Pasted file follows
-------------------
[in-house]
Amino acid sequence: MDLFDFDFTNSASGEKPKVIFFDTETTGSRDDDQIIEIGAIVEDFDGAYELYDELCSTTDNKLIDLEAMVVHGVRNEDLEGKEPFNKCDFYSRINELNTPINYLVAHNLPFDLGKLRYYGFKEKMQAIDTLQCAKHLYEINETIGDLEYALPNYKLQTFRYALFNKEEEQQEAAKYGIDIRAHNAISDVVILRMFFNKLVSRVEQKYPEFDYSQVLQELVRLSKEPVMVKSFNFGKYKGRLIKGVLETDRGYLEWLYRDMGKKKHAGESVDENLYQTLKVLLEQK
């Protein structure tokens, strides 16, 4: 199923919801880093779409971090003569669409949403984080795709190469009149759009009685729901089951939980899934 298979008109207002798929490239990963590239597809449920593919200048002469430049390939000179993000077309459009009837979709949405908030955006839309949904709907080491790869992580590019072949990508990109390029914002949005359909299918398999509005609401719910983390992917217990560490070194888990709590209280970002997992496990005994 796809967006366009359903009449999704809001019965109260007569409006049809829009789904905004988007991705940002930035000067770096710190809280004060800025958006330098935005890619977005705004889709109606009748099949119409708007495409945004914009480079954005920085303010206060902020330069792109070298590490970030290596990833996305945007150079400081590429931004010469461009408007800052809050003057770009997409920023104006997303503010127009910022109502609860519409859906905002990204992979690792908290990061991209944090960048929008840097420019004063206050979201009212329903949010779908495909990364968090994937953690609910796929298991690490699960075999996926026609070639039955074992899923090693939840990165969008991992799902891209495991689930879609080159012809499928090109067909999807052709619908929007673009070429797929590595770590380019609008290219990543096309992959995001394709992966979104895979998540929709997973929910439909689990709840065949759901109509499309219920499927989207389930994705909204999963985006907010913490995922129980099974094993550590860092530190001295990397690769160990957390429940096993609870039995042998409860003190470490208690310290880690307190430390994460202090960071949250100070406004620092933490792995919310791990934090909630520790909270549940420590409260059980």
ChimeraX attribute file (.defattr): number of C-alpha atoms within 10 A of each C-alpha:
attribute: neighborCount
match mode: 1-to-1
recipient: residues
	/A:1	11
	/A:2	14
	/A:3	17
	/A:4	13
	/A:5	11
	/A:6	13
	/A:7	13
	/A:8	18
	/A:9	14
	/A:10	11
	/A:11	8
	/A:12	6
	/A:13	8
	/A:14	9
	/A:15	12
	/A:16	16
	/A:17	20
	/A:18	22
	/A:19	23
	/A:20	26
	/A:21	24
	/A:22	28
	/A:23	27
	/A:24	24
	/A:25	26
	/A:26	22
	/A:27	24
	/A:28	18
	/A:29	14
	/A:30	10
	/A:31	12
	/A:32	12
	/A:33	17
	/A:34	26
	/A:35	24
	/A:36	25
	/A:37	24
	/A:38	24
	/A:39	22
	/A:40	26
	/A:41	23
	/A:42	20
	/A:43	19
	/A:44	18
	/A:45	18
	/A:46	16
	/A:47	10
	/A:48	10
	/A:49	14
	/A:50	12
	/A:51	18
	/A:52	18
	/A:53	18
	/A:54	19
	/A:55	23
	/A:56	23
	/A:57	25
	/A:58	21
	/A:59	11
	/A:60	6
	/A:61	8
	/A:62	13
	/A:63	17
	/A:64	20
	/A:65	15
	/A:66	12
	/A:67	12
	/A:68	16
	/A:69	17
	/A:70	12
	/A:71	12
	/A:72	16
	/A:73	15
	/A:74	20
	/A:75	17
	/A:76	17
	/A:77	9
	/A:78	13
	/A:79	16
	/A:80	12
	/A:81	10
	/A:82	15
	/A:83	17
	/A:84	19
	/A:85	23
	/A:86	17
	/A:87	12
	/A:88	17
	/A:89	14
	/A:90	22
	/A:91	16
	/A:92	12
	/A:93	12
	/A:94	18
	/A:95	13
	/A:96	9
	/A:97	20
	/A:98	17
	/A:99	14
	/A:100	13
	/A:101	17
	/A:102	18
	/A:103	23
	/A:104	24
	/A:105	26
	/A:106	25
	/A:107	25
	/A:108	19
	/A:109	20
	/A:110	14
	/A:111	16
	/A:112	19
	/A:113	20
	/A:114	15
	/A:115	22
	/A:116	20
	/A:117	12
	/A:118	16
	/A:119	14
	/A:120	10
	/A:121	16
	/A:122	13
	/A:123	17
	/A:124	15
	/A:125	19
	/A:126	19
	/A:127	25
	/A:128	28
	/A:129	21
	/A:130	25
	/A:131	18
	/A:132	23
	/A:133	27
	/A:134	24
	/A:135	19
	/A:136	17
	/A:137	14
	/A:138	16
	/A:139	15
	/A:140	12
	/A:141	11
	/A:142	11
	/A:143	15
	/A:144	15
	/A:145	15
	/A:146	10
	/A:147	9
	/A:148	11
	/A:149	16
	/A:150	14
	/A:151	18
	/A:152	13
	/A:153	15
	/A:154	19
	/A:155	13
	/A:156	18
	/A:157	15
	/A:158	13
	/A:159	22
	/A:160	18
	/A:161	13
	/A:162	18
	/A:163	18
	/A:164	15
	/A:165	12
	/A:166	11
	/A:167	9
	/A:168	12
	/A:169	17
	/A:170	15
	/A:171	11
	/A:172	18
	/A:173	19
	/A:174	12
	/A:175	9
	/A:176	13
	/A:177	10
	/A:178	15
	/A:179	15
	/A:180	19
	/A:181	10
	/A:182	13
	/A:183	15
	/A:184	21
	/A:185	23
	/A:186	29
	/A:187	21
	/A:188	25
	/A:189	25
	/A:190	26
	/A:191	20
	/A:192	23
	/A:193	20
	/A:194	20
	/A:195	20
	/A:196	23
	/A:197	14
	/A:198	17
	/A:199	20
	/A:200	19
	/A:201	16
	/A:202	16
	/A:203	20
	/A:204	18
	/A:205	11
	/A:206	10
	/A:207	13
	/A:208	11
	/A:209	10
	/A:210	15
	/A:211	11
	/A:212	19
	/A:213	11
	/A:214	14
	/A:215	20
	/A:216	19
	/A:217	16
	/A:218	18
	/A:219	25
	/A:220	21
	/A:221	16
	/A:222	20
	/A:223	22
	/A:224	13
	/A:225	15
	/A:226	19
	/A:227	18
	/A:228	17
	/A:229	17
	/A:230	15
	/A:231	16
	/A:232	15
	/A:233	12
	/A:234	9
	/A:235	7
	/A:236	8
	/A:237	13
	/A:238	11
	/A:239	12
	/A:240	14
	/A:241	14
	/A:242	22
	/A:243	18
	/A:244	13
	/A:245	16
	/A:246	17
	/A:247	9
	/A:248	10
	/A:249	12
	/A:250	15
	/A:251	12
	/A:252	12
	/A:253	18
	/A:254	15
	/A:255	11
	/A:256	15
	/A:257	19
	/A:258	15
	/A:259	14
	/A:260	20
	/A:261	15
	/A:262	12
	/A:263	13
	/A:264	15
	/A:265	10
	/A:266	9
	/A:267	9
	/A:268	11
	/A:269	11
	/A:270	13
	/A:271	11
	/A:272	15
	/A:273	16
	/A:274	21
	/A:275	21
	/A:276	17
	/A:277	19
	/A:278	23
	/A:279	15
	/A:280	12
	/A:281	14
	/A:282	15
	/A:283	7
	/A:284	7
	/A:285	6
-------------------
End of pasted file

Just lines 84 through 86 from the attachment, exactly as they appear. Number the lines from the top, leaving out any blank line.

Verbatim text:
	/A:77	9
	/A:78	13
	/A:79	16